There are sub-plots that twist and turn and explore so called grey areas also. Is it rape between two men if you have had sex just prior to procuring a three way if the dominant male desires to 'go again' but you don't wish to? Again the answer is yes, yes it is!
Anybody sticking with the series is in for a mind jolting ride because SPOILER ALERT it set a new benchmark in drama for me uneasy shifts between theme and venue, drama and plot, the episode where she causally finds herself on holiday from much earlier out of sequence is a trip up technique and the dotting around in time a device here used to great affect but it’s not for the nervous (or squeamish where the female monthly cycle is concerned! (Yes men I’m talking to you!!) quite extraordinary, groundbreaking, a breathtaking exploration of consent, race and millennial life involving casual hook-ups, even more casual attitudes to drugs, blow, coke, MDMA, pills generically and of course the use of rohypnol by predators and the facts of life writ large in all their unflinching detail.
Last nights episode (6 The Alliance) concerned itself with a sudden flashback to school days where youngster's burgeoning sex and lies were treated as casually as the now former perpetrator of a sexual assault tells a lie (truth honesty and lies are returning motifs) who now runs a group for the victims of such that our character went to school with and the black pupils do their level best to take immediate revenge upon. It took a moment to work out exactly what was going on as many episodes have curiously and intentionally I reckon.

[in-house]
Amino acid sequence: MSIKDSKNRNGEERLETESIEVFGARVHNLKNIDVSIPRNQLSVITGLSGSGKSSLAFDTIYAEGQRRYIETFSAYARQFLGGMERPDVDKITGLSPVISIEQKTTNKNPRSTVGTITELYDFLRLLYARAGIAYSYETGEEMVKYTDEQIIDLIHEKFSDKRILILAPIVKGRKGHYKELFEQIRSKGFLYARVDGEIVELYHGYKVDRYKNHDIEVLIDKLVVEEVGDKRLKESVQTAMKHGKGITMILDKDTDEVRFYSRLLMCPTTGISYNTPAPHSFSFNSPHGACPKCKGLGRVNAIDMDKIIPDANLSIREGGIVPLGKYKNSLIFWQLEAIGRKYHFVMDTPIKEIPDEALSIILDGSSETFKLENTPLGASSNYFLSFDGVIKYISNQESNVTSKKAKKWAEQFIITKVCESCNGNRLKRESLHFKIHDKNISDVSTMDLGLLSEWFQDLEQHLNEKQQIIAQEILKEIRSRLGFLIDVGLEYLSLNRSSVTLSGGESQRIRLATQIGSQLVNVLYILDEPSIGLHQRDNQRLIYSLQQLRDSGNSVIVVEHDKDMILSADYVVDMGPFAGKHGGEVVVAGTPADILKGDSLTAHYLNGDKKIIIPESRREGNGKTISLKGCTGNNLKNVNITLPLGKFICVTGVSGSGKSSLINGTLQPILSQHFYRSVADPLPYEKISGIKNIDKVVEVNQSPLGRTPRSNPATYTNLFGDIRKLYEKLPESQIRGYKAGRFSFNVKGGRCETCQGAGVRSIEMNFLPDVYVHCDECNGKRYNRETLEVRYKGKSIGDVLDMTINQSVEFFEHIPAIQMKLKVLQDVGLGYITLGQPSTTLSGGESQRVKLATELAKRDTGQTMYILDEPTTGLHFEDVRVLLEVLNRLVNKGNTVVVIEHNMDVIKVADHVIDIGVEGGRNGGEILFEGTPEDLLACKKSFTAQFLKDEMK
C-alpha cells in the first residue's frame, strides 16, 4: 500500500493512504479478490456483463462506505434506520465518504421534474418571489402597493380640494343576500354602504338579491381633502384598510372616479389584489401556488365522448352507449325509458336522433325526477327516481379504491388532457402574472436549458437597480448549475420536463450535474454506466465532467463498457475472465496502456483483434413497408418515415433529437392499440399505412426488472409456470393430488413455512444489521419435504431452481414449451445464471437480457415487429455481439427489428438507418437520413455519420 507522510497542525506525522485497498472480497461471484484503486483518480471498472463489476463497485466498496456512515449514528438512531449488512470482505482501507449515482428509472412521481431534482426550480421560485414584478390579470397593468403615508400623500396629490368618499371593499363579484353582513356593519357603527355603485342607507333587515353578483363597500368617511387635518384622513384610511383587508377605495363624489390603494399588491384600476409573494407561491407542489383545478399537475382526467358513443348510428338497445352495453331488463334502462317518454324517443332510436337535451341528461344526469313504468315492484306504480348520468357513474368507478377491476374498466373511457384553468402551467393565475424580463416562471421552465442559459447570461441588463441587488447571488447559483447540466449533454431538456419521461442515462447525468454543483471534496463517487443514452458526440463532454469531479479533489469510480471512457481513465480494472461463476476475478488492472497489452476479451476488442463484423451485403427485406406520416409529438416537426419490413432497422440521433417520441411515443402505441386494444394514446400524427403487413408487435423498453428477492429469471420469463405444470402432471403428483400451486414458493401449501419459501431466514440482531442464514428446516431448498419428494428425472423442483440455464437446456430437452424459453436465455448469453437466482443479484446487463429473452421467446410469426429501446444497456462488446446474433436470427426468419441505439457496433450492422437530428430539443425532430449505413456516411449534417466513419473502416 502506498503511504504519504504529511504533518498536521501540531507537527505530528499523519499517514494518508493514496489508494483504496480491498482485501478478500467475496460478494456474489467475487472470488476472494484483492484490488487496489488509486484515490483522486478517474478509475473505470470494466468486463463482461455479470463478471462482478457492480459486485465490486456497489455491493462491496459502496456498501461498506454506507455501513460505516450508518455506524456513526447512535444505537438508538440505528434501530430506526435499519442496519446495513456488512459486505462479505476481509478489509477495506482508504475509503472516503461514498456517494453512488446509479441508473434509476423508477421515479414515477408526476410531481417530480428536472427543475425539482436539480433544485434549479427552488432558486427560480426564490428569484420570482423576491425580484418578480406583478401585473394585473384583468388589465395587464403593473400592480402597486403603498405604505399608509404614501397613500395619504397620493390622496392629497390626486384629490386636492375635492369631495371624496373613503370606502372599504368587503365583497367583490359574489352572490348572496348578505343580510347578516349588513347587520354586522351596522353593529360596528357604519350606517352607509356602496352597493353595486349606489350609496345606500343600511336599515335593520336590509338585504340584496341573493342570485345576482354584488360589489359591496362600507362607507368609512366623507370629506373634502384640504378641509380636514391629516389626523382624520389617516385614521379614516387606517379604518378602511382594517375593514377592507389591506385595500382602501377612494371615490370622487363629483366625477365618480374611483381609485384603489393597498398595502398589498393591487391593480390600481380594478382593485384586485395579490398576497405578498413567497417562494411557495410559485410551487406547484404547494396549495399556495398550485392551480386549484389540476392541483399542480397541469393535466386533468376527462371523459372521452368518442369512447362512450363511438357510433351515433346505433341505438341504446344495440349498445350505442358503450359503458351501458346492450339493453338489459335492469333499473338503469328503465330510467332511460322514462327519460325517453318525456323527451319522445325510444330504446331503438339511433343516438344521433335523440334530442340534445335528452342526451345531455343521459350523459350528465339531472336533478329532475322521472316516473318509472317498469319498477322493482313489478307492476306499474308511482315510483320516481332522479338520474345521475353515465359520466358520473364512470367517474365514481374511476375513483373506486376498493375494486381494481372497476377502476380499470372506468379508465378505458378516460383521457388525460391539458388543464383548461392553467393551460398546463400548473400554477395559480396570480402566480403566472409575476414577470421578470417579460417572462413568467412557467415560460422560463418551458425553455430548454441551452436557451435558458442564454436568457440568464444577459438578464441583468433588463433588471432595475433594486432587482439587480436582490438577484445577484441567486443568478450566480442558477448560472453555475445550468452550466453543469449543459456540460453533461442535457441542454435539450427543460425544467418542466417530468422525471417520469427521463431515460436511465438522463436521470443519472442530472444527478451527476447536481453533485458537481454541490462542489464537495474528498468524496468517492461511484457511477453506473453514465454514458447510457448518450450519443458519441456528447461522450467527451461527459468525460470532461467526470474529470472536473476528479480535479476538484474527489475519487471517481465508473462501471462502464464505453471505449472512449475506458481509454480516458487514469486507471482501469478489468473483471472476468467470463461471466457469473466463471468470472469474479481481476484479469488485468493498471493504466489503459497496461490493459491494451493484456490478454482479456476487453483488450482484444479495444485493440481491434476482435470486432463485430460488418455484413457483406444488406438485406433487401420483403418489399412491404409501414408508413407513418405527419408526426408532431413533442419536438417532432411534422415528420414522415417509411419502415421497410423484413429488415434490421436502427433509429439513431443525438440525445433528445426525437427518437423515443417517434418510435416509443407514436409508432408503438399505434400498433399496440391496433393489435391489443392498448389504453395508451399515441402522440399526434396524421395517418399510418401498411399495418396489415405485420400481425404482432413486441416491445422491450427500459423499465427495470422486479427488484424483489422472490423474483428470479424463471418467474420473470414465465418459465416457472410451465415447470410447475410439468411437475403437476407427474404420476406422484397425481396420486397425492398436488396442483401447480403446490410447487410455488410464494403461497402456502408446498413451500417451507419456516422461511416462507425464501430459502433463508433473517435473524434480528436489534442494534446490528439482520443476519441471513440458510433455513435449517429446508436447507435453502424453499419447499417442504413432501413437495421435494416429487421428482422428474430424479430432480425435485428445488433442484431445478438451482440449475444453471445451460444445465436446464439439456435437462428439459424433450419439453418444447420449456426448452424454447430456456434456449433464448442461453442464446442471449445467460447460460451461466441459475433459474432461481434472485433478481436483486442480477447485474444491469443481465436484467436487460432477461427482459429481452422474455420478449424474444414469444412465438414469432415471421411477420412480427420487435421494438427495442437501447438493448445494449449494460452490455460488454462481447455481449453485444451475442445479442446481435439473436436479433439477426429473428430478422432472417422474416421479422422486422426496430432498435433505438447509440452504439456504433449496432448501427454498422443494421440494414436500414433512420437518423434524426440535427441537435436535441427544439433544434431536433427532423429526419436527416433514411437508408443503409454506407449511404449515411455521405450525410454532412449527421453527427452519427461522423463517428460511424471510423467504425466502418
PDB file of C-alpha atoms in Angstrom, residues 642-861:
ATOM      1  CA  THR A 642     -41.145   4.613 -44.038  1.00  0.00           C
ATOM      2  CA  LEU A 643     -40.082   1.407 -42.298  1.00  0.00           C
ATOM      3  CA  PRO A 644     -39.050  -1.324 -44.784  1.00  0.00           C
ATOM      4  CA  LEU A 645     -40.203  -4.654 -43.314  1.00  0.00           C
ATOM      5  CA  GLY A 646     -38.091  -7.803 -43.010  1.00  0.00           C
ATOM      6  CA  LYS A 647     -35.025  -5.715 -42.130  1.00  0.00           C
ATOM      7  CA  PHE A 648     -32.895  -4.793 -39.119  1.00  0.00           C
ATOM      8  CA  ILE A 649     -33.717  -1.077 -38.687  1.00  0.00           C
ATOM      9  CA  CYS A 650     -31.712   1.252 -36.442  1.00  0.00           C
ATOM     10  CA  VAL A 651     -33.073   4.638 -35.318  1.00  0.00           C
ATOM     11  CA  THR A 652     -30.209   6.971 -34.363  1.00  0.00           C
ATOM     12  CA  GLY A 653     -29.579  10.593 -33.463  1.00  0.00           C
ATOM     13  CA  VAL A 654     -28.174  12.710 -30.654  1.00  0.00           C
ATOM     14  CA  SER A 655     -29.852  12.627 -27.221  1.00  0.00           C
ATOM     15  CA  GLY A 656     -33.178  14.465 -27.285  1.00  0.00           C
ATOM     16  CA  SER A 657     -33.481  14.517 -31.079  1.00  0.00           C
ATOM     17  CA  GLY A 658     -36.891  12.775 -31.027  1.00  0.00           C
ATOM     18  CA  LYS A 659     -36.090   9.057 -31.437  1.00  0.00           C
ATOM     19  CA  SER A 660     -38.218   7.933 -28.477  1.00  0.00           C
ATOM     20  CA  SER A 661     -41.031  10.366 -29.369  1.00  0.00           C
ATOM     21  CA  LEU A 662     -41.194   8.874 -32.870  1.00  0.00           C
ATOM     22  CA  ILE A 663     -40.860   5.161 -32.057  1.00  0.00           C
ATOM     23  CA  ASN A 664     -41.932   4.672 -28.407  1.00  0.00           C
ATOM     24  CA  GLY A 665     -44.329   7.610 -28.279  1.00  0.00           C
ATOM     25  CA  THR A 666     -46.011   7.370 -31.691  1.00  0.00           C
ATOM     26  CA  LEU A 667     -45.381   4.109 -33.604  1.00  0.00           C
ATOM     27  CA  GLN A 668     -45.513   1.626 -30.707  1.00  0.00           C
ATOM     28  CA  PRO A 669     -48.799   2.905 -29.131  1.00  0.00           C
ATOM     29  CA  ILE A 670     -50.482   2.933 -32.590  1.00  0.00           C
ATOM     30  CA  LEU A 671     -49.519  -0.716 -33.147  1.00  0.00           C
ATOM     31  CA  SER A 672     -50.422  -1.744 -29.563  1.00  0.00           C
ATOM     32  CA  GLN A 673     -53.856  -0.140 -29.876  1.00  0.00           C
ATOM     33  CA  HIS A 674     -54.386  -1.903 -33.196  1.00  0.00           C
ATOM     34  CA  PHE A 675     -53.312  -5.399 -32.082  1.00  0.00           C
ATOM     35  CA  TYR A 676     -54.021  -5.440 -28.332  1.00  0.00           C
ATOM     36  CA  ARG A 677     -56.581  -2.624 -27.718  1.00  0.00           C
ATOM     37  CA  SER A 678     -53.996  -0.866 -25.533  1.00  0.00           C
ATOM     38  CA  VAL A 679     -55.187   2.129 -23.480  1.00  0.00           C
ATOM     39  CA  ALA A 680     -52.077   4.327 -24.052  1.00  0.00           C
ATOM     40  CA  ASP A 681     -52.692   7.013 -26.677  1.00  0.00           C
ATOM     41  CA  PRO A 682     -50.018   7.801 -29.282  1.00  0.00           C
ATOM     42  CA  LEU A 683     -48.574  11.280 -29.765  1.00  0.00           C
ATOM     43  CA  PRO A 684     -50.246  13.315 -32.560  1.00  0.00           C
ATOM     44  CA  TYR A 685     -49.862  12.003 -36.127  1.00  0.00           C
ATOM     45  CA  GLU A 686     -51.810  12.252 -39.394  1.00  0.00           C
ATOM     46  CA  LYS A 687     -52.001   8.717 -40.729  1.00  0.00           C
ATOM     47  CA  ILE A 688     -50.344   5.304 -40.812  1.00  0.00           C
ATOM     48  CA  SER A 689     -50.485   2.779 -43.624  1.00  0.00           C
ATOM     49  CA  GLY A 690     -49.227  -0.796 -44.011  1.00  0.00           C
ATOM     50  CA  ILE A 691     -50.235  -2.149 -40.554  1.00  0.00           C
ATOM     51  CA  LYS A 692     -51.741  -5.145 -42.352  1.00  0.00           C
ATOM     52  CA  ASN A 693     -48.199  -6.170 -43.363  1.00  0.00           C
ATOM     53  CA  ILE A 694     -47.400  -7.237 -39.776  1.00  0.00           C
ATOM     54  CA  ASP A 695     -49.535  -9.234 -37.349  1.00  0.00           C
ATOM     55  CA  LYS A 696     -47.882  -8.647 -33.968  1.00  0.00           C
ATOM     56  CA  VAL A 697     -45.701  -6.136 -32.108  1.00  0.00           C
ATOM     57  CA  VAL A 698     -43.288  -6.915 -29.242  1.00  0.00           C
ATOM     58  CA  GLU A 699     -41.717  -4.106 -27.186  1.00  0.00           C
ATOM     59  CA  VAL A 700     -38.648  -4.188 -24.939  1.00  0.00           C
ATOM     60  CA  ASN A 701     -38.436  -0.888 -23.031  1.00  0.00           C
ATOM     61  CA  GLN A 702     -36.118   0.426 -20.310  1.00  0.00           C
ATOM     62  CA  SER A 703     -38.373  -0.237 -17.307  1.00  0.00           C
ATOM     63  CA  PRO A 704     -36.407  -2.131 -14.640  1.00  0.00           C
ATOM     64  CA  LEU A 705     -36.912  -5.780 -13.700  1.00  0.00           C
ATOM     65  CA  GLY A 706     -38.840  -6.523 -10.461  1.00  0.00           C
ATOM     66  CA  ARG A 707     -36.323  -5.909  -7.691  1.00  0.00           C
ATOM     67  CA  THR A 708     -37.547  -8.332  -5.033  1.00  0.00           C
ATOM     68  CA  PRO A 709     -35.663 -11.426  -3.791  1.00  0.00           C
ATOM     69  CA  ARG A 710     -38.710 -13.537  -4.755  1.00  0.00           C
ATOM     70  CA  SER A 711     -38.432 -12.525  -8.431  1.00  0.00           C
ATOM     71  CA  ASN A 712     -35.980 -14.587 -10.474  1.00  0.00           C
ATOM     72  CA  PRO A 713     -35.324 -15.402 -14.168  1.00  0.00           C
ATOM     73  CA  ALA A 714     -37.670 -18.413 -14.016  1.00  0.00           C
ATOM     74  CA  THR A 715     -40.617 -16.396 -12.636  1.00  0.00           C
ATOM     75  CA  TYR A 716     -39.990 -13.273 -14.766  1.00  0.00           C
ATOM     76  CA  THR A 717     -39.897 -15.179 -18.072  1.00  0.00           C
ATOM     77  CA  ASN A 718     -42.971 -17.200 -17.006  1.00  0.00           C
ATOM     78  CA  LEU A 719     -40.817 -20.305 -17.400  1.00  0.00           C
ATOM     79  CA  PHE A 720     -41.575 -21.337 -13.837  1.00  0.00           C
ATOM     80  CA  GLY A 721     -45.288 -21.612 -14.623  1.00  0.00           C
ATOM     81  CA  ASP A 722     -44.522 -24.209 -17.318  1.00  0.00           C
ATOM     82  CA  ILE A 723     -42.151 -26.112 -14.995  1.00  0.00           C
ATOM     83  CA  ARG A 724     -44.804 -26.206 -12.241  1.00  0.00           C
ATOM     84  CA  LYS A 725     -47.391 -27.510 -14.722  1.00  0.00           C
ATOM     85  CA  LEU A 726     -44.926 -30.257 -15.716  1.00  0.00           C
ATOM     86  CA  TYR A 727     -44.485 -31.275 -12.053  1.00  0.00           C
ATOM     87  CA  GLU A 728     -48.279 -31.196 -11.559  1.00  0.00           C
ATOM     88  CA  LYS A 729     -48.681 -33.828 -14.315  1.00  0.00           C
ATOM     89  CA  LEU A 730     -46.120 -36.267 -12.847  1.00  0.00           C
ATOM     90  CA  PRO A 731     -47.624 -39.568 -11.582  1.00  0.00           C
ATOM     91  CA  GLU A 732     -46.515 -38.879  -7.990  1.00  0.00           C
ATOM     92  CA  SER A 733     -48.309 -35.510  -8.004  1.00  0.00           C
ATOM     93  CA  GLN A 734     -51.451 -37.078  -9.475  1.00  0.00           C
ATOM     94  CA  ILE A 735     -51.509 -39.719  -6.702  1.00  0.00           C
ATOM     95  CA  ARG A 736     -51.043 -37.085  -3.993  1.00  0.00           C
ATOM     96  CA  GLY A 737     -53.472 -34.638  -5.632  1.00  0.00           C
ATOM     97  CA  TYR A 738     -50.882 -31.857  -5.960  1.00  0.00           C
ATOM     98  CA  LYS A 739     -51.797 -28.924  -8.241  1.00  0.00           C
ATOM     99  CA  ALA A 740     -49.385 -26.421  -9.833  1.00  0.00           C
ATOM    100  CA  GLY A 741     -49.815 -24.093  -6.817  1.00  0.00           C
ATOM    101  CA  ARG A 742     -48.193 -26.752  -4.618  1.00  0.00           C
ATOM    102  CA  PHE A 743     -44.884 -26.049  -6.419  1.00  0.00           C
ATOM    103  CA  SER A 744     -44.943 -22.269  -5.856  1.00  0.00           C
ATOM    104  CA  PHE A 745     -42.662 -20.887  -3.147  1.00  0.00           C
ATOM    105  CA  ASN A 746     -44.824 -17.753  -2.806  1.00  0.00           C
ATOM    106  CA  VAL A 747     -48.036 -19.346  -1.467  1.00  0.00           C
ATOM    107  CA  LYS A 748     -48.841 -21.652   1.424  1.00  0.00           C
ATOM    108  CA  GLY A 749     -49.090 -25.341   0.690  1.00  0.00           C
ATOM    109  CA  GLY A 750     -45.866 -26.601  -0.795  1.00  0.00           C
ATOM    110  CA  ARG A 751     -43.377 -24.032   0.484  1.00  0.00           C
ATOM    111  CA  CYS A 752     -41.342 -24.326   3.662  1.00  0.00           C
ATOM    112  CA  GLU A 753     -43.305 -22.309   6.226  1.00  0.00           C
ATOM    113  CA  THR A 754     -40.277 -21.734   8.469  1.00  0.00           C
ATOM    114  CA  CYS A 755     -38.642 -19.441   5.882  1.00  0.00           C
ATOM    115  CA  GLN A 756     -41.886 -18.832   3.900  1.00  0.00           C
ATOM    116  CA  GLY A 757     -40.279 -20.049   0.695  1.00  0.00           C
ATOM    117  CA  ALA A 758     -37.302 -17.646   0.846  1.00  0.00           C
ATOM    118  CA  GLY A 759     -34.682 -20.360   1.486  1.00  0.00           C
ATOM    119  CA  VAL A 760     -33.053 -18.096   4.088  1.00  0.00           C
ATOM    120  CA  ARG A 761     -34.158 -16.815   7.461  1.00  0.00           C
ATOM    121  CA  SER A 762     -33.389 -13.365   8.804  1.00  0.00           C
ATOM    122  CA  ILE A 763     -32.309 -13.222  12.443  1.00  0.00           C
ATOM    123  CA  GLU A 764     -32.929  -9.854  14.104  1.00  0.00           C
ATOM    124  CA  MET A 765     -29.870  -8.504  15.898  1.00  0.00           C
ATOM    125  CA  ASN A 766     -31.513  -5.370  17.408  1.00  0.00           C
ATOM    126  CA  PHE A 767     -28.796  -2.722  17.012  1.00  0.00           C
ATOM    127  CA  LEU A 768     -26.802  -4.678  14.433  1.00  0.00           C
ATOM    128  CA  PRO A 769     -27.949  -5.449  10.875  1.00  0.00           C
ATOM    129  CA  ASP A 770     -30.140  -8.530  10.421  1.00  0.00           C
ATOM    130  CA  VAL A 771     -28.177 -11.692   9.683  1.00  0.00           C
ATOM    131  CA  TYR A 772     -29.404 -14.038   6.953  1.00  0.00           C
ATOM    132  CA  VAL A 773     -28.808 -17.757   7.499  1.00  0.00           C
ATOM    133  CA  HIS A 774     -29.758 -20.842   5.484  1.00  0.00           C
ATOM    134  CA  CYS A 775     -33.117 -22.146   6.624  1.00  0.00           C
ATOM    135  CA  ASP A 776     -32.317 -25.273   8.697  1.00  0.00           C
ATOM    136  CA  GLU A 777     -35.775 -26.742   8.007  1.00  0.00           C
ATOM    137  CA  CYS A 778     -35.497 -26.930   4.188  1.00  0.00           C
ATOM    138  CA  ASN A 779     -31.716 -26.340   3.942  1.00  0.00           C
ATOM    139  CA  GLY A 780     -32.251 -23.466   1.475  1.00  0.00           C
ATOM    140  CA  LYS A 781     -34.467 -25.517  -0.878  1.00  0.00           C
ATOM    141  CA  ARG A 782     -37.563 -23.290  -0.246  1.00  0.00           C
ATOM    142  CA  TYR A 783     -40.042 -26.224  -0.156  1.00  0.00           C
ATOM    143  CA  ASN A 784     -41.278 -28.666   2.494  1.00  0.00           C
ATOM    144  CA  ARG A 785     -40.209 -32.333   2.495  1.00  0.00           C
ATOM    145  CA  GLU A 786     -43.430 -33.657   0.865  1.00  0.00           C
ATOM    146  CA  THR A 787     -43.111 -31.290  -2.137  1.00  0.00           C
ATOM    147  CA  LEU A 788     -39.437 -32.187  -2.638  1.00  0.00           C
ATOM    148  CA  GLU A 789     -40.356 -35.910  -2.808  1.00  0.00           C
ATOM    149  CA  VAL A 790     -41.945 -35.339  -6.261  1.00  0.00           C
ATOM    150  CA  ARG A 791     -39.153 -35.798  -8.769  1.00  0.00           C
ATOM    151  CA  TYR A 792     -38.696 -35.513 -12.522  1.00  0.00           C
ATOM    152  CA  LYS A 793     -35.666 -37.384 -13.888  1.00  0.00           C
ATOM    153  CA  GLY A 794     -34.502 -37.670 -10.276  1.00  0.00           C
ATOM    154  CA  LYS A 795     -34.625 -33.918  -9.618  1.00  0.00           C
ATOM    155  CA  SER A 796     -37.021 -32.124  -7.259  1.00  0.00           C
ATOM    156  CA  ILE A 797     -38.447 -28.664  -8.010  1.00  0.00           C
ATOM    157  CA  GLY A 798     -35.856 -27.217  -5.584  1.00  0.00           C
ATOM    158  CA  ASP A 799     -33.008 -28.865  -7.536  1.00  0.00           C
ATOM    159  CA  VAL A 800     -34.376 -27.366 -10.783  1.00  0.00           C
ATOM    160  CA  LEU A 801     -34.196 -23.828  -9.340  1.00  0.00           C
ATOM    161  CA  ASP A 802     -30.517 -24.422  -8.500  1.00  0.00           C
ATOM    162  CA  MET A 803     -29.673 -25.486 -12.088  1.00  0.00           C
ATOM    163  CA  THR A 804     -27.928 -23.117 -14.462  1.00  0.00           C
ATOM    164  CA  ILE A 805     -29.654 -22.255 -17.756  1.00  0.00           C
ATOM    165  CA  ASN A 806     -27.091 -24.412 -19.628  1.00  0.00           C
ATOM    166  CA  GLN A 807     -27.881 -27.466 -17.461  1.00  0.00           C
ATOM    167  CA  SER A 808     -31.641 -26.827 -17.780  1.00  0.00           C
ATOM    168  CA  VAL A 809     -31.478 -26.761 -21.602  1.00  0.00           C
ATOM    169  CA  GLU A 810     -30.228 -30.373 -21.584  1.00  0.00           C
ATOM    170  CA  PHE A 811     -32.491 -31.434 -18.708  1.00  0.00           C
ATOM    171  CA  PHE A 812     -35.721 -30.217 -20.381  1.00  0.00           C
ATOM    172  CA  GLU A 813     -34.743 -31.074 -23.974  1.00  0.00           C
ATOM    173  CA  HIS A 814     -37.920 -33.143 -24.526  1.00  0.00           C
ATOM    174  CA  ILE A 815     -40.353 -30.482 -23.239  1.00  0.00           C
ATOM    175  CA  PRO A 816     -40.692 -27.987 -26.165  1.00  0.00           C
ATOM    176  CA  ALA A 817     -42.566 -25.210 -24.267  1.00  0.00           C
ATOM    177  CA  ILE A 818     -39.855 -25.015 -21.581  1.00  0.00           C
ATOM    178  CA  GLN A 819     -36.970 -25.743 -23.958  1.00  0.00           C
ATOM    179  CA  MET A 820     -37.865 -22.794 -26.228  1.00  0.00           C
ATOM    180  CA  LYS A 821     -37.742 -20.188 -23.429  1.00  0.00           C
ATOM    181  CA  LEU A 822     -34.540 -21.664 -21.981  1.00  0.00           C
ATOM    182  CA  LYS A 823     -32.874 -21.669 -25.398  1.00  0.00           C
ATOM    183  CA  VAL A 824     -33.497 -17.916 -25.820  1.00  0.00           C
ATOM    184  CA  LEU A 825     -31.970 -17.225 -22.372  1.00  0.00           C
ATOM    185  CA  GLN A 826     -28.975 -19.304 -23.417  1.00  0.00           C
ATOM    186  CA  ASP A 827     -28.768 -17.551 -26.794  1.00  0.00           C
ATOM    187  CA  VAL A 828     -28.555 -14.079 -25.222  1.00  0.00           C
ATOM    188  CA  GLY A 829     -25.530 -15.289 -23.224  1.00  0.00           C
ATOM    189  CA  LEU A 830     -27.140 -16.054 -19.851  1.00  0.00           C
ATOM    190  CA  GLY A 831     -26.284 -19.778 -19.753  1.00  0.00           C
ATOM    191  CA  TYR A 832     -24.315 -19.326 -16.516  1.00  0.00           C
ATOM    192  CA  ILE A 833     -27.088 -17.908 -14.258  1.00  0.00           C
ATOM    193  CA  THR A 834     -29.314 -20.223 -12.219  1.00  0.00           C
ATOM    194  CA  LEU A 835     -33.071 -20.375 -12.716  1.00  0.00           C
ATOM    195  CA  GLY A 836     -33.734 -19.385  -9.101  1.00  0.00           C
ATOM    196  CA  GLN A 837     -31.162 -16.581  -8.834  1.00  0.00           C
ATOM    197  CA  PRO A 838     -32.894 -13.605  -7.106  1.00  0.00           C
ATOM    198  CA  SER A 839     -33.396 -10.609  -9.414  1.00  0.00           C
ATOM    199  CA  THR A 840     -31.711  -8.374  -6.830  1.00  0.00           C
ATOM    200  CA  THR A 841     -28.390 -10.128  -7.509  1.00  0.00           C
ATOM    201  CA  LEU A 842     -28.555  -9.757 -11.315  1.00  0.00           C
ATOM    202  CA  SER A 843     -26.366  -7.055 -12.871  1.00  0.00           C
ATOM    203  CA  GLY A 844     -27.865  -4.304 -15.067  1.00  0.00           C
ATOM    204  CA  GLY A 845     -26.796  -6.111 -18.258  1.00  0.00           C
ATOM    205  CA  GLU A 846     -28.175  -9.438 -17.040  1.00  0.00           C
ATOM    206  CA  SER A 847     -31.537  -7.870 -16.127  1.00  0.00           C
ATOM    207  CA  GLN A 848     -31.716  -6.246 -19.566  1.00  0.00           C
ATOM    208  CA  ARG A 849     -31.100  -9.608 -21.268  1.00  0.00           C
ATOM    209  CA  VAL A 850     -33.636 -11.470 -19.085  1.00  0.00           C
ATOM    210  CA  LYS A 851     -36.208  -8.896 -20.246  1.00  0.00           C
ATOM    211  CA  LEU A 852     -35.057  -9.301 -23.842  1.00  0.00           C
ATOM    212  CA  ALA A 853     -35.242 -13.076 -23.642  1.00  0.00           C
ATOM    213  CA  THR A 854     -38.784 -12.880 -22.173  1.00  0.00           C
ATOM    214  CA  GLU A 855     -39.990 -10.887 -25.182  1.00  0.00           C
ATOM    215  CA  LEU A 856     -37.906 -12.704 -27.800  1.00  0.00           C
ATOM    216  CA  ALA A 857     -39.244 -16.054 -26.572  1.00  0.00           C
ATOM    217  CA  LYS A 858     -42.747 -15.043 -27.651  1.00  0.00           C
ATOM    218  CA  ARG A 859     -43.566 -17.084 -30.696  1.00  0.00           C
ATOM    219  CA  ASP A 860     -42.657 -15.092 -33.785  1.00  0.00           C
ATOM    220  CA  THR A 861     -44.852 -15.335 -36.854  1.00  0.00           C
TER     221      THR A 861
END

The shift in truth telling, what has happened what constitutes rape EXACTLY what is sexual assault if consent has formerly been given, is it different for men, is it different for gay men? are the mechanics different if you have taken drugs? Are the partial aspects different for women than men, for all of us!? All different takes are addressed and leave us thoughtful, occasionally drained of emotion and troubled but along the way we have been encouraged to laugh and find certain characters however shallow curiously endearing, we are falling in love with many and finding some intensely irritating.
Just as the more delicate and romantic 'Normal People' seduced us with the beautiful youngsters and became a benchmark for the lack of ability to talk about how you feel, 'I May Destroy You' takes it up a notch and explores how, and even if we can communicate after we have taken a raft of substances and lashings of alcohol, if one of them turns out to be rohypnol, if we cannot hardly speak and make sense to ourselves let alone anyone else including our closest friends. What exactly has happened here?
I for one am reeling with the dramatic twist and turns, it has challenged me and made me think, I am reeling with the contemporary aspect of a different world for this sad old white man. But boy has it made me sit up and take notice!
Tour de force doesn't quite cover it.
Chalk and Blade - I May Destroy You podcast
BBC iPlayer i-may-destroy-you
Digital Spy - I May Destroy You Review